Here’s a profile of Rancher and water wonk, Bill Trampe, written by Jennifer Bock running in the Grand Junction Free Press. From the article:
Although water is probably more essential to his livelihood than many of us in the Gunnison Basin, Trampe admits that his philosophy on keeping water in the Gunnison Basin has changed over the years.
When Arapahoe County proposed the Union Park project, Trampe recalls that the local sentiment was “not one drop” and no one dared stray from that strict line in the sand.
Today, Trampe thinks that Western Slope interests are “better off at the table than on the menu” when it comes to talking to the Front Range and others about West Slope water. Trampe’s philosophy is tied to real life experience: He has spent the last seven years negotiating with the Front Range to develop the Colorado River Water Cooperative Agreement.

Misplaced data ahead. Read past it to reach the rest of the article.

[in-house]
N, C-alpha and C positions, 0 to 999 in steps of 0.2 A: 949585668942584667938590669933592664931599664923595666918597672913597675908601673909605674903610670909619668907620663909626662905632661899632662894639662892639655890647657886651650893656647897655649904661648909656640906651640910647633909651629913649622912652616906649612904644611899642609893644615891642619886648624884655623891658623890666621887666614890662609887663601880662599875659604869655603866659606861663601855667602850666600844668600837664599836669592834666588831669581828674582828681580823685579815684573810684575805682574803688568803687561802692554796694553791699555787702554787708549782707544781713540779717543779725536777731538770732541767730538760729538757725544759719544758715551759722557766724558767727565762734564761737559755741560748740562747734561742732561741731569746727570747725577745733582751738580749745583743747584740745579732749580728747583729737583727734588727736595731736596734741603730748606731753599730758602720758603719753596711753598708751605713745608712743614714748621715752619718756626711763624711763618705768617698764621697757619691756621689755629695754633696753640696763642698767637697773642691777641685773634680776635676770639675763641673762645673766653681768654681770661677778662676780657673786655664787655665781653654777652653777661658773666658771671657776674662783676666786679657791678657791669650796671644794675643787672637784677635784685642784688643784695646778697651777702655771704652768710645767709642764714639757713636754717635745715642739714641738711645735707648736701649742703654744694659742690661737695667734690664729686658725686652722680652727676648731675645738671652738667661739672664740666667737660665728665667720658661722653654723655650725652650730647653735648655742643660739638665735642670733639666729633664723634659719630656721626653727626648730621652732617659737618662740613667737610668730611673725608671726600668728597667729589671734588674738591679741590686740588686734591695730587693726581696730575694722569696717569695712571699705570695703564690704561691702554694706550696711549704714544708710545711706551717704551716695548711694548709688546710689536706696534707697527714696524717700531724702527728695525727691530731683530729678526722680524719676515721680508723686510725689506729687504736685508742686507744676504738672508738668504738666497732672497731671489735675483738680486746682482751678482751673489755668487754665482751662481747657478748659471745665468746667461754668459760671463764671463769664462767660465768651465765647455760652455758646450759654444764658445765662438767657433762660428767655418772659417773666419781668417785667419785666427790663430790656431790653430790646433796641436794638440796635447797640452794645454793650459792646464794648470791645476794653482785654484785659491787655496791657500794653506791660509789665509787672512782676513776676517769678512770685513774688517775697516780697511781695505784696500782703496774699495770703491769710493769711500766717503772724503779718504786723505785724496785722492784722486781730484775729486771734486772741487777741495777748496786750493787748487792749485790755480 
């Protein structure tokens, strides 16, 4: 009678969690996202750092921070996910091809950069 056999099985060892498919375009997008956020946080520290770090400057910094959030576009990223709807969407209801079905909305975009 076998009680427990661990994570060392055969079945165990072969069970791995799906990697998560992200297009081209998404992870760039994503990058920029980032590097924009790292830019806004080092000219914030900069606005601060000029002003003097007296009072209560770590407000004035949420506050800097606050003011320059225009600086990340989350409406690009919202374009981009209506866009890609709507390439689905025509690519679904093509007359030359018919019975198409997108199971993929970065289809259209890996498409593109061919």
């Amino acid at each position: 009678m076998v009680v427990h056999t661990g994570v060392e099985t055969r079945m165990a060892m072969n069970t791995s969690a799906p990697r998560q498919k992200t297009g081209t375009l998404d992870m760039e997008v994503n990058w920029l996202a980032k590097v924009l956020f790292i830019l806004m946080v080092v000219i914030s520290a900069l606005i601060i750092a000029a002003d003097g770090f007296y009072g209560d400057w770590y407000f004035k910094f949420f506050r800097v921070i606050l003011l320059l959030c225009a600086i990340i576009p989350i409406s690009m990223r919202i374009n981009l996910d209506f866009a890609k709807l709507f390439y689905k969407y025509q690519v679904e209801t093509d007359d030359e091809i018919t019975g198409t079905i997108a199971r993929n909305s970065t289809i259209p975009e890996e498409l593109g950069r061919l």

Perhaps characteristic of a rancher’s outlook, Trampe is both hopeful and frustrated when it comes to resolving Colorado’s water disputes.
He believes, as many do, that big, transmountain water projects simply won’t be able to provide enough firm yield to satisfy Front Range interests. In statewide water planning discussions, Trampe has been a proponent of addressing this problem through risk management — the idea that the state must have a comprehensive way to evaluate and guard against the potential consequences of failing to meet water delivery obligations to downstream states as it considers new diversions out of the Colorado River Basin.